“The road is over, John-O. It never even was. You’re thinking like a kid behind a Starbucks counter sneaking looks at his Kerouac paperback and writing ‘That’s so true!’ in the margins.”
And this I humbling because I was a kid behind a Purdy’s Chocolates counter sneaking looks at my Douglas Coupland paperback and writing ‘That’s so true!’ in the margins. I got off the train quickly, though – in 2000 I read Generation X and in 2001 Life After God and then in 2002 Microserfs and then I lost the plot. The conventional wisdom then was that Coupland had been brilliant at the start of the decade but fell into diminishing returns – Microserfs then Girlfriend in a Coma then Miss Wyoming and then it was all awful. This is what I understood before reading anything he’d ever written. But he kept writing novels after novels and seems to claim some post-cool omnipresence now – Rick Mercer with an edge? Are the same people that read Generation X reading Generation A? Because my sense, wholly unfounded and possibly very wrong, is that everyone who read Generation X at the time or at least in the 1990s stopped reading his books after Miss Wyoming.
I guess I first wanted to read Douglas Coupland because he loves my favourite band too and in fact wrote the liner notes to Good Humor in 1998 – “And so we fall into a trance and a dream of love. The sounds of the city are the sounds that bring to us news of love and adventure. And this is the sound of Saint Etienne – a sound that is both utterly metropolitan and effortlessly clean. It is the sound of love without blame, and hope without conditions.” And all my cool friends had read him.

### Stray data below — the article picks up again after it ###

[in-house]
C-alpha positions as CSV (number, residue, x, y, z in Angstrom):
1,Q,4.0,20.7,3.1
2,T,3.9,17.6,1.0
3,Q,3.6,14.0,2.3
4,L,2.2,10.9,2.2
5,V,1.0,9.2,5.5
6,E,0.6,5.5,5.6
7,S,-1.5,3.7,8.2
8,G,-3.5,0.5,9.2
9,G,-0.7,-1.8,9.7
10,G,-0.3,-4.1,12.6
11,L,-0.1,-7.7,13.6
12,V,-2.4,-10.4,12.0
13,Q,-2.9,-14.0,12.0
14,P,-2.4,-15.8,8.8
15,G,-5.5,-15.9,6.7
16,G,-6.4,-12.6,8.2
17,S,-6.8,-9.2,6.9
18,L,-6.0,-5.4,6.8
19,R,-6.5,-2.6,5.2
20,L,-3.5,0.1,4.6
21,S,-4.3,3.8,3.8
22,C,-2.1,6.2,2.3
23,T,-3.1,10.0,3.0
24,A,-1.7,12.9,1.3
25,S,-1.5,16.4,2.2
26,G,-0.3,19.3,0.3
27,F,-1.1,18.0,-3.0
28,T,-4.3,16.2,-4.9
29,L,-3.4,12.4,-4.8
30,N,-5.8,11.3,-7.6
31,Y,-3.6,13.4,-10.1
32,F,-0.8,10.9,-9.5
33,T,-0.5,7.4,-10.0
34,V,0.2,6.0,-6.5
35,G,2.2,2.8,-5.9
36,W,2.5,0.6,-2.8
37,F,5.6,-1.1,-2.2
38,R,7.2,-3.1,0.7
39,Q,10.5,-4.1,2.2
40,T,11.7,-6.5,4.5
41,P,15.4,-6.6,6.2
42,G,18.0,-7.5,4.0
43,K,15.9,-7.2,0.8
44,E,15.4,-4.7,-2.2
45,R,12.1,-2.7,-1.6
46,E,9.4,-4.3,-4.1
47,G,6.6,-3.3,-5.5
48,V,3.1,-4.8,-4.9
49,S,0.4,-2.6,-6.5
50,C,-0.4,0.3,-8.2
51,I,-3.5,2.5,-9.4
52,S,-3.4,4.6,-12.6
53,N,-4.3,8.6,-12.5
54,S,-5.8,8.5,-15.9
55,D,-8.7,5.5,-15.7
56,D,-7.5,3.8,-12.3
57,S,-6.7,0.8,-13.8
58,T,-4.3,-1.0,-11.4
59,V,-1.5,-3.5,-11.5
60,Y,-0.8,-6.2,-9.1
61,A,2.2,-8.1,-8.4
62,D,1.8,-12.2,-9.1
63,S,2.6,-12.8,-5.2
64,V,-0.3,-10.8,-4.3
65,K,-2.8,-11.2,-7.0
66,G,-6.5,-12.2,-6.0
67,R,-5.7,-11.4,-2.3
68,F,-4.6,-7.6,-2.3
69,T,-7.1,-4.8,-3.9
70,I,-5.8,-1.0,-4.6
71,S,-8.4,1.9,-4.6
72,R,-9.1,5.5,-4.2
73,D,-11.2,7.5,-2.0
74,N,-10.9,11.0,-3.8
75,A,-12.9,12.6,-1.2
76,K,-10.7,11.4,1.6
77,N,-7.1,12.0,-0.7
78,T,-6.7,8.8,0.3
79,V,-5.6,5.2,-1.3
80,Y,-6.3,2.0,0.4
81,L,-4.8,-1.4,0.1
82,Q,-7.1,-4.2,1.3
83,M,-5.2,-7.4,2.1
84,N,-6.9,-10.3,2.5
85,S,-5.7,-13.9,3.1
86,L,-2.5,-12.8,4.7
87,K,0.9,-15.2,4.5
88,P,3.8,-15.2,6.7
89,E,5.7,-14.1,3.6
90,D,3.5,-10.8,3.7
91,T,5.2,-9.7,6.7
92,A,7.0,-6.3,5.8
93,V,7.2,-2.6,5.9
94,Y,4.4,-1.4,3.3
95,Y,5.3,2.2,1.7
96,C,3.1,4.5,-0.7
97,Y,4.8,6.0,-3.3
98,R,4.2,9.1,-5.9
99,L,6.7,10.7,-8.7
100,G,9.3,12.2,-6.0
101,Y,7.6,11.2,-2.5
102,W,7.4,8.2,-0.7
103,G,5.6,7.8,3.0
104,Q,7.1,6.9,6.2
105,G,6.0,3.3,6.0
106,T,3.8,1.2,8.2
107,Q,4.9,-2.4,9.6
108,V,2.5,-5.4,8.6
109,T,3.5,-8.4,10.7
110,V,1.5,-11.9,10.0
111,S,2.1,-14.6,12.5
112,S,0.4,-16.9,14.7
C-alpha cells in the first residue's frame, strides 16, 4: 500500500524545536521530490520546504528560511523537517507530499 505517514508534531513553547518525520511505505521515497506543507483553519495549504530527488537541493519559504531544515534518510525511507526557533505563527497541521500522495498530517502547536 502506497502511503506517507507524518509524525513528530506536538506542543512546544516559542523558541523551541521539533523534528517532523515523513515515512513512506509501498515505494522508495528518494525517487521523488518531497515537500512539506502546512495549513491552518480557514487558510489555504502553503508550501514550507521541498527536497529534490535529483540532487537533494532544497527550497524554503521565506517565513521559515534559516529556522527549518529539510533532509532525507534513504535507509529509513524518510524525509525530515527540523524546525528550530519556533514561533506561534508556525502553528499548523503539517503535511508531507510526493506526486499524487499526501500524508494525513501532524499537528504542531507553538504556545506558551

I bought Life After God for my sister and she was happy; she’d actually just read one of his recent novels, maybe Eleanor Rigby or jPod. But she hadn’t read the ‘classics,’ the epochal early works. And every store has copies of Hey Nostradamus! for $9 used but wow, I really can’t imagine a time where I might end up reading that book.